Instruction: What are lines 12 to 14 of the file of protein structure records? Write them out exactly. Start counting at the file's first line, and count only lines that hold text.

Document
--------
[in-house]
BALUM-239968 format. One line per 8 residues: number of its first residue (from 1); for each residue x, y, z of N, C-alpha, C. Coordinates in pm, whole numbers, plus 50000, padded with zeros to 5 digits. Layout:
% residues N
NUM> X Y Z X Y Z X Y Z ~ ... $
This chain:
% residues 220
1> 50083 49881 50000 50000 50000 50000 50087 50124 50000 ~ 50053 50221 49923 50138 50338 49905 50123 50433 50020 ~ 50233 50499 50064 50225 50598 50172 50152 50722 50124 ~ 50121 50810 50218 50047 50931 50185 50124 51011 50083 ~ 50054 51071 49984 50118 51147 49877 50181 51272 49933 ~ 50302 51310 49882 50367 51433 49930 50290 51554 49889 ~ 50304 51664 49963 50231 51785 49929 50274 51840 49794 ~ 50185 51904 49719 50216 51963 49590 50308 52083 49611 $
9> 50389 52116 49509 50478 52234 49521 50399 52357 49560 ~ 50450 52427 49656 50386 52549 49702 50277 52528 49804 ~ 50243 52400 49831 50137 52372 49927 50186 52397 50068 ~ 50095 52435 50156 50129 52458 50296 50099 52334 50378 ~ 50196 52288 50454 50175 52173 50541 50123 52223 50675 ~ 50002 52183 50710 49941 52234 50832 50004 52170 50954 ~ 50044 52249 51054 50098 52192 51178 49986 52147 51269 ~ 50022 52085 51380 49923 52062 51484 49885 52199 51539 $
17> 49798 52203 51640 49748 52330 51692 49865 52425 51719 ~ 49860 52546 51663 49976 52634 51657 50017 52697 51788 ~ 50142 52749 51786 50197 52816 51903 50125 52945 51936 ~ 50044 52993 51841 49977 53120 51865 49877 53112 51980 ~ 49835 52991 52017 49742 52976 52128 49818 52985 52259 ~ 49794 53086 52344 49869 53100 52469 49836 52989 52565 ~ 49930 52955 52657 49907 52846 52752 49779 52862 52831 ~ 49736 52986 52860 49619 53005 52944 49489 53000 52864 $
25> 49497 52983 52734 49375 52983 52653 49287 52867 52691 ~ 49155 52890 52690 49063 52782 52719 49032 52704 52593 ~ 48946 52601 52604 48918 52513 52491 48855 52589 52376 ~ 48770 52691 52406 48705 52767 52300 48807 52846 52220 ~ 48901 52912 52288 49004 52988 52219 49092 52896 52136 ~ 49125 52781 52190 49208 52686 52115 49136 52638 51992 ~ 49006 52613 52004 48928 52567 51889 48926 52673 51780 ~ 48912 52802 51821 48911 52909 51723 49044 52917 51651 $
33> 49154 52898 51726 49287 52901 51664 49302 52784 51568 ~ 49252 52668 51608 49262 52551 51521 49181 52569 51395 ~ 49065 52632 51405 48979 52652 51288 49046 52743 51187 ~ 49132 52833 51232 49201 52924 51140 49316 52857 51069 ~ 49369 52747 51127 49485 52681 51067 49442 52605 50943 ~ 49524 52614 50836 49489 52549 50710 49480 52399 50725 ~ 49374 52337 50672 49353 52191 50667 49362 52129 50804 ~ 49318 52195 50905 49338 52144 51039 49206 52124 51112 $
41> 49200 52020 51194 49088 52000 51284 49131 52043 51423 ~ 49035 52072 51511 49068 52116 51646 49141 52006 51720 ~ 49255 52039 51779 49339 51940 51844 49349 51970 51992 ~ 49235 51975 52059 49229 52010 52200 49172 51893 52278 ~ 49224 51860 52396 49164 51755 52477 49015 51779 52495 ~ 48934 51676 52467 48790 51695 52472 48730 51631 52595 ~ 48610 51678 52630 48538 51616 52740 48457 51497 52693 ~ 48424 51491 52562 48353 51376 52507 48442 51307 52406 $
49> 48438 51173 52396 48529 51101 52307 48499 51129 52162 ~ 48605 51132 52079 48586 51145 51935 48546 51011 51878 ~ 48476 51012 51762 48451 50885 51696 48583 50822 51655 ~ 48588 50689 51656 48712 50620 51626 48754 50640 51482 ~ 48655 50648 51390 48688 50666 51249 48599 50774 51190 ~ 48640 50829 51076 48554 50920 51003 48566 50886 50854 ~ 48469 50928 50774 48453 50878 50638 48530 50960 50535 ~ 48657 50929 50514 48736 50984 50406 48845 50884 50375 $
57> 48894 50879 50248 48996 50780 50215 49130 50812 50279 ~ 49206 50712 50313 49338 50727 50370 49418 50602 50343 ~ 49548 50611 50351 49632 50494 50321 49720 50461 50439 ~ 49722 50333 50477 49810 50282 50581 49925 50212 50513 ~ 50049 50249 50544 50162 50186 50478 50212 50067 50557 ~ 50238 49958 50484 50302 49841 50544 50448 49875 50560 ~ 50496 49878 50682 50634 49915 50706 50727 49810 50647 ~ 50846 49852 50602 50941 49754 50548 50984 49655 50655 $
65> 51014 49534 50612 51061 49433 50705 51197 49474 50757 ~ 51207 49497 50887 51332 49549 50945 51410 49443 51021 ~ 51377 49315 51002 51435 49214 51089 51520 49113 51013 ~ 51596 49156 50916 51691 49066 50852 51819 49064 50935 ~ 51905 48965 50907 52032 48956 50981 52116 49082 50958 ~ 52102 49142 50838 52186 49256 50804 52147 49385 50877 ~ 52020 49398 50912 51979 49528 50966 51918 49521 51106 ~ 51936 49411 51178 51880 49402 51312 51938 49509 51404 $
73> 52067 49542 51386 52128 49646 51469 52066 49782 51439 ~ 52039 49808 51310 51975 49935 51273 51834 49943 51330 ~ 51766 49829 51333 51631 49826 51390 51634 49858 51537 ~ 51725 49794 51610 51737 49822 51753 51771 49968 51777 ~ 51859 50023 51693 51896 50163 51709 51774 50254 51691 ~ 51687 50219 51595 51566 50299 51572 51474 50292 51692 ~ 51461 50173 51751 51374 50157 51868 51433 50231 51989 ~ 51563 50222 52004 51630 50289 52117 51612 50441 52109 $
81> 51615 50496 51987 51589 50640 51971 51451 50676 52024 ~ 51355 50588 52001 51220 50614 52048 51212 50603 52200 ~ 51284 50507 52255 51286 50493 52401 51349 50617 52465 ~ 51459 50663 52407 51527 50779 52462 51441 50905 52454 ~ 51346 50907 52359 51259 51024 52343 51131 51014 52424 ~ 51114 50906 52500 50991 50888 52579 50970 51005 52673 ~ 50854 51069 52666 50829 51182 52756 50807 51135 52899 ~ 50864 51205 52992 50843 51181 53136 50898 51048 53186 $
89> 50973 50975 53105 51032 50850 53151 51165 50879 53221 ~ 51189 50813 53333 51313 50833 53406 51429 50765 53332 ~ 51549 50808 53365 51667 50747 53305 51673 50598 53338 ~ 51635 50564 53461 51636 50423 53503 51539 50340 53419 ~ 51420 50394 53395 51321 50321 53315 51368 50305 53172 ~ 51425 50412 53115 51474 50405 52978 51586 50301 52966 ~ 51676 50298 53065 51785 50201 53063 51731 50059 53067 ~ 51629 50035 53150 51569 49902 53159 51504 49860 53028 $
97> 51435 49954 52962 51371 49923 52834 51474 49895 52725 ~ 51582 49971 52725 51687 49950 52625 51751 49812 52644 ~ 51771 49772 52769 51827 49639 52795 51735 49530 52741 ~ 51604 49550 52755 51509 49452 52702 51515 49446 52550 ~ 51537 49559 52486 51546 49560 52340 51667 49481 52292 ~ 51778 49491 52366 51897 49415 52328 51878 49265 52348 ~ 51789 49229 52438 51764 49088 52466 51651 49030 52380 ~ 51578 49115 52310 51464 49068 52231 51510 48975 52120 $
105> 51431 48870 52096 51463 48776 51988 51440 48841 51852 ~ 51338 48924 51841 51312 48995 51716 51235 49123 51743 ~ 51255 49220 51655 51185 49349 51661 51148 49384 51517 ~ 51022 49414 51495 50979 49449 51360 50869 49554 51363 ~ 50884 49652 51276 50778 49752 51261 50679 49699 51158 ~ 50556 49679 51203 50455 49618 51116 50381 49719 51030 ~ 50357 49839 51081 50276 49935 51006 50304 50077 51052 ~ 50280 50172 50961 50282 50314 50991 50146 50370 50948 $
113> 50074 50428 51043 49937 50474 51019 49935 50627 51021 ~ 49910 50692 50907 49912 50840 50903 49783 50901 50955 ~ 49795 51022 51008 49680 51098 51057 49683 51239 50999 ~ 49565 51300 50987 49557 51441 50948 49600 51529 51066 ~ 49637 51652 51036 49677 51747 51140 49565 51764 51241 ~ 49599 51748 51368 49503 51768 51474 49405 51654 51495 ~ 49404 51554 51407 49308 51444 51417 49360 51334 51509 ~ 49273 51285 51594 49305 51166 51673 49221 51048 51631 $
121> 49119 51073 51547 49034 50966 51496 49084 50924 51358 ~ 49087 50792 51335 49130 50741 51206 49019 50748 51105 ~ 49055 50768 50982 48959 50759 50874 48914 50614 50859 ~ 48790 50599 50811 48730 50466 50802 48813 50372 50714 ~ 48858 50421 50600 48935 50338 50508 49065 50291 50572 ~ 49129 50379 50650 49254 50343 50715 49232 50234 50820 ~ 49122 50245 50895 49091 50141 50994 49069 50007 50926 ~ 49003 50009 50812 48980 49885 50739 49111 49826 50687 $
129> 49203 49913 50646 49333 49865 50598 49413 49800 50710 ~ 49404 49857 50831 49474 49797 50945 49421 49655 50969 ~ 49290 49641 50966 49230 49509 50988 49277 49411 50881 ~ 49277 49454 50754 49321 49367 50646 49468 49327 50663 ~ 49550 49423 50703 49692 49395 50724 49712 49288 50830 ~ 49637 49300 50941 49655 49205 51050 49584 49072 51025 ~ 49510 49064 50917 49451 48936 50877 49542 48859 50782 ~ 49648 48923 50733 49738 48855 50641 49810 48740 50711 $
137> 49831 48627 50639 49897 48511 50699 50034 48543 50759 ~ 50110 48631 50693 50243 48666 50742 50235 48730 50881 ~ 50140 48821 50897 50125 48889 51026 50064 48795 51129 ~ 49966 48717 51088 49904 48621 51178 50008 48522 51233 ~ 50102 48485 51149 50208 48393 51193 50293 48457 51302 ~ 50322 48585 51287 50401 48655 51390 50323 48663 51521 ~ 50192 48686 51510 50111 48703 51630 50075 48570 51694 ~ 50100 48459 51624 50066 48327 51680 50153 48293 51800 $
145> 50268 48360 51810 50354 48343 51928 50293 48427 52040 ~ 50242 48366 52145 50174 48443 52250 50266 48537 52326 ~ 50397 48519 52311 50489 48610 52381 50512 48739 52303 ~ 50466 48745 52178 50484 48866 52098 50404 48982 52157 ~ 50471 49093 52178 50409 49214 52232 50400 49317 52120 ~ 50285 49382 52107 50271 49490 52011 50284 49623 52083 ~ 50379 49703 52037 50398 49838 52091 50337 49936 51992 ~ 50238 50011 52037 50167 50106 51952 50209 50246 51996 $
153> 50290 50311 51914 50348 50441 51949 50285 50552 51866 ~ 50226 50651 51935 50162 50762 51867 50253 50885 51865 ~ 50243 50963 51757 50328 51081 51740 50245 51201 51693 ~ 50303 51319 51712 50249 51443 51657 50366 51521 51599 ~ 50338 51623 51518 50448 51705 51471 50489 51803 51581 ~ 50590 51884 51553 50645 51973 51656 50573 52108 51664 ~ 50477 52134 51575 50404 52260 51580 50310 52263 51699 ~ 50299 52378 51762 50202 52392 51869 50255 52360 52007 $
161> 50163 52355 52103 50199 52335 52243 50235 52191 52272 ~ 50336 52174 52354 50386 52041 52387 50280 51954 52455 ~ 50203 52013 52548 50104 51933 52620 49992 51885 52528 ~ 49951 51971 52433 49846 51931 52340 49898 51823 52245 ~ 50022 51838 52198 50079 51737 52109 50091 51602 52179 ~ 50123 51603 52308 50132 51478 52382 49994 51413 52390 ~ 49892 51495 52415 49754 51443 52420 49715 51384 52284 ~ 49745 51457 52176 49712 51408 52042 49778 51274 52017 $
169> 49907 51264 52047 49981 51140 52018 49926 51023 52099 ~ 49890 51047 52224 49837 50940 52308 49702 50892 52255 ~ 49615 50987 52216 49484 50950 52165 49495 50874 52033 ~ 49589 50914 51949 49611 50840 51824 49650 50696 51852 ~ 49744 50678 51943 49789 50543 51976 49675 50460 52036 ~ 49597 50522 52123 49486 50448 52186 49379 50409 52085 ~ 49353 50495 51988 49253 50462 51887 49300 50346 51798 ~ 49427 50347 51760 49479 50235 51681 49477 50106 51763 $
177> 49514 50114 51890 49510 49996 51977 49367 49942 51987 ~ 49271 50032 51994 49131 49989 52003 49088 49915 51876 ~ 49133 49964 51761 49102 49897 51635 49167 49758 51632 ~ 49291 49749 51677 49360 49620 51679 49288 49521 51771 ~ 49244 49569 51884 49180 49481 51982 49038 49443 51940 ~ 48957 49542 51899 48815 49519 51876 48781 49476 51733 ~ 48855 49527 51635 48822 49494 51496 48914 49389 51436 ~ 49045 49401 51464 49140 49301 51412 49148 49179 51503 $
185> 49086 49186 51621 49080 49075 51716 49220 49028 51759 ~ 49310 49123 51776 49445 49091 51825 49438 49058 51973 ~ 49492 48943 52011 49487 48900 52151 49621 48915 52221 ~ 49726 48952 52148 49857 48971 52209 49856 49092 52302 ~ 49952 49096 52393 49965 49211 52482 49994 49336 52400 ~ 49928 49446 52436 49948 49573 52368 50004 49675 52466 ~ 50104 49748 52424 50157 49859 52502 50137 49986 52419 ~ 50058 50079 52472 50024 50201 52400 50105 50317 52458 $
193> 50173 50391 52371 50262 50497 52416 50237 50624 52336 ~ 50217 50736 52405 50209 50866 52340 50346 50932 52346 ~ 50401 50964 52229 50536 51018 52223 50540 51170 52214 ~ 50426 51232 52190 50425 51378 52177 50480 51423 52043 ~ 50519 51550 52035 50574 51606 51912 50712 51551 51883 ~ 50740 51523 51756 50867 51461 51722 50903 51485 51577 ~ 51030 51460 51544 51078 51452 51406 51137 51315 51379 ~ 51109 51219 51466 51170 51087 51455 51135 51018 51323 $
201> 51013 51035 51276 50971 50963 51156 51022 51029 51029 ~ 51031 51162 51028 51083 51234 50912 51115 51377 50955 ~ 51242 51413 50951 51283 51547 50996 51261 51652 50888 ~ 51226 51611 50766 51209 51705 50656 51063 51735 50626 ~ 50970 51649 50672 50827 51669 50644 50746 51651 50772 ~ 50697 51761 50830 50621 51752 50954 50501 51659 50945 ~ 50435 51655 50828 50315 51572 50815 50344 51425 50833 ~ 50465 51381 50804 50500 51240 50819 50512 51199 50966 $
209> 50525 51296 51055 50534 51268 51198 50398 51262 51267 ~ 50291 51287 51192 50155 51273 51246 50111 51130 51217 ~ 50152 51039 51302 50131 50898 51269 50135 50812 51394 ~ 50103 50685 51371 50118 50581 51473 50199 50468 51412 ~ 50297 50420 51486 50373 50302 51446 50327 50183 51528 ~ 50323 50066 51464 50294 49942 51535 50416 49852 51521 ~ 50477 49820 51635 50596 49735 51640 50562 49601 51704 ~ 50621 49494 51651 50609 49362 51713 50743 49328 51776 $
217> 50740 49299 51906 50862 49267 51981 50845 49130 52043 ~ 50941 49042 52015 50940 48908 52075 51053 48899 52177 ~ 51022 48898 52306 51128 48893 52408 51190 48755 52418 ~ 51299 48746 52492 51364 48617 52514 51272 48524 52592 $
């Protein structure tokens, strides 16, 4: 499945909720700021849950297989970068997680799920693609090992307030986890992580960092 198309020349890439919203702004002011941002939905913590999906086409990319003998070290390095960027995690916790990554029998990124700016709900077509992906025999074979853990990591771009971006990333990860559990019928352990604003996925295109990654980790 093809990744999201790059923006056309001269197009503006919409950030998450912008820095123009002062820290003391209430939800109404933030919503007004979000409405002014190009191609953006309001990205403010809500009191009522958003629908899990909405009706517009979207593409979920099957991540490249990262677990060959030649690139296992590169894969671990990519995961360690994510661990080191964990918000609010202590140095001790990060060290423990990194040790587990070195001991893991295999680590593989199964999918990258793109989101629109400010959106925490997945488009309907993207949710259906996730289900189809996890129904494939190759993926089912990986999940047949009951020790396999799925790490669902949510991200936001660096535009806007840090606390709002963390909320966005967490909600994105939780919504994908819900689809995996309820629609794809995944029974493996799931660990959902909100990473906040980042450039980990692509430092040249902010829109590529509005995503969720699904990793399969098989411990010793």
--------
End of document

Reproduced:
41> 49200 52020 51194 49088 52000 51284 49131 52043 51423 ~ 49035 52072 51511 49068 52116 51646 49141 52006 51720 ~ 49255 52039 51779 49339 51940 51844 49349 51970 51992 ~ 49235 51975 52059 49229 52010 52200 49172 51893 52278 ~ 49224 51860 52396 49164 51755 52477 49015 51779 52495 ~ 48934 51676 52467 48790 51695 52472 48730 51631 52595 ~ 48610 51678 52630 48538 51616 52740 48457 51497 52693 ~ 48424 51491 52562 48353 51376 52507 48442 51307 52406 $
49> 48438 51173 52396 48529 51101 52307 48499 51129 52162 ~ 48605 51132 52079 48586 51145 51935 48546 51011 51878 ~ 48476 51012 51762 48451 50885 51696 48583 50822 51655 ~ 48588 50689 51656 48712 50620 51626 48754 50640 51482 ~ 48655 50648 51390 48688 50666 51249 48599 50774 51190 ~ 48640 50829 51076 48554 50920 51003 48566 50886 50854 ~ 48469 50928 50774 48453 50878 50638 48530 50960 50535 ~ 48657 50929 50514 48736 50984 50406 48845 50884 50375 $
57> 48894 50879 50248 48996 50780 50215 49130 50812 50279 ~ 49206 50712 50313 49338 50727 50370 49418 50602 50343 ~ 49548 50611 50351 49632 50494 50321 49720 50461 50439 ~ 49722 50333 50477 49810 50282 50581 49925 50212 50513 ~ 50049 50249 50544 50162 50186 50478 50212 50067 50557 ~ 50238 49958 50484 50302 49841 50544 50448 49875 50560 ~ 50496 49878 50682 50634 49915 50706 50727 49810 50647 ~ 50846 49852 50602 50941 49754 50548 50984 49655 50655 $